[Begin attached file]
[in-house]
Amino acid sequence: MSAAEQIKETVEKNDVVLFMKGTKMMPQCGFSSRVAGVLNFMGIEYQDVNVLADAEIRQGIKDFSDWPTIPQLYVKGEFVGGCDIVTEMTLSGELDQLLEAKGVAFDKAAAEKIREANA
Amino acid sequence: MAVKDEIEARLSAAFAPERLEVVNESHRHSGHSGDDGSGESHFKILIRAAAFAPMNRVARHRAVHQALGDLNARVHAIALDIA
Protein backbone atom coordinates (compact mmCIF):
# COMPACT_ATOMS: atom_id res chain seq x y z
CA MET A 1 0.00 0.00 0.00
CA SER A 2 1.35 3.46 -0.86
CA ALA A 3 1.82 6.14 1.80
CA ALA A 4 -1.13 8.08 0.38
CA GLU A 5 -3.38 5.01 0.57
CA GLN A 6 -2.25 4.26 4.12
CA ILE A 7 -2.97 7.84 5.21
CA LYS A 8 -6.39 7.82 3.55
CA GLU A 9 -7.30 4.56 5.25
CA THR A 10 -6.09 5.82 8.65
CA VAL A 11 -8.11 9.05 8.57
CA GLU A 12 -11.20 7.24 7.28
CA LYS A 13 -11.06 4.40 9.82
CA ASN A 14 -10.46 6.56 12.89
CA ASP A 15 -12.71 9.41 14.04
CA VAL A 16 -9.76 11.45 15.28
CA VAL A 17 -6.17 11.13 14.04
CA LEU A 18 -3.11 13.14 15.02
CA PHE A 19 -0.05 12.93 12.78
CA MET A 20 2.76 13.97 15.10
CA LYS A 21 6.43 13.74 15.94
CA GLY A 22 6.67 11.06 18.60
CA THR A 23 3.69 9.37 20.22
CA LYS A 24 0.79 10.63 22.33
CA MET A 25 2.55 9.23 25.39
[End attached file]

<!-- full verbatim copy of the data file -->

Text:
[in-house]
Amino acid sequence: MSAAEQIKETVEKNDVVLFMKGTKMMPQCGFSSRVAGVLNFMGIEYQDVNVLADAEIRQGIKDFSDWPTIPQLYVKGEFVGGCDIVTEMTLSGELDQLLEAKGVAFDKAAAEKIREANA
Amino acid sequence: MAVKDEIEARLSAAFAPERLEVVNESHRHSGHSGDDGSGESHFKILIRAAAFAPMNRVARHRAVHQALGDLNARVHAIALDIA
Protein backbone atom coordinates (compact mmCIF):
# COMPACT_ATOMS: atom_id res chain seq x y z
CA MET A 1 0.00 0.00 0.00
CA SER A 2 1.35 3.46 -0.86
CA ALA A 3 1.82 6.14 1.80
CA ALA A 4 -1.13 8.08 0.38
CA GLU A 5 -3.38 5.01 0.57
CA GLN A 6 -2.25 4.26 4.12
CA ILE A 7 -2.97 7.84 5.21
CA LYS A 8 -6.39 7.82 3.55
CA GLU A 9 -7.30 4.56 5.25
CA THR A 10 -6.09 5.82 8.65
CA VAL A 11 -8.11 9.05 8.57
CA GLU A 12 -11.20 7.24 7.28
CA LYS A 13 -11.06 4.40 9.82
CA ASN A 14 -10.46 6.56 12.89
CA ASP A 15 -12.71 9.41 14.04
CA VAL A 16 -9.76 11.45 15.28
CA VAL A 17 -6.17 11.13 14.04
CA LEU A 18 -3.11 13.14 15.02
CA PHE A 19 -0.05 12.93 12.78
CA MET A 20 2.76 13.97 15.10
CA LYS A 21 6.43 13.74 15.94
CA GLY A 22 6.67 11.06 18.60
CA THR A 23 3.69 9.37 20.22
CA LYS A 24 0.79 10.63 22.33
CA MET A 25 2.55 9.23 25.39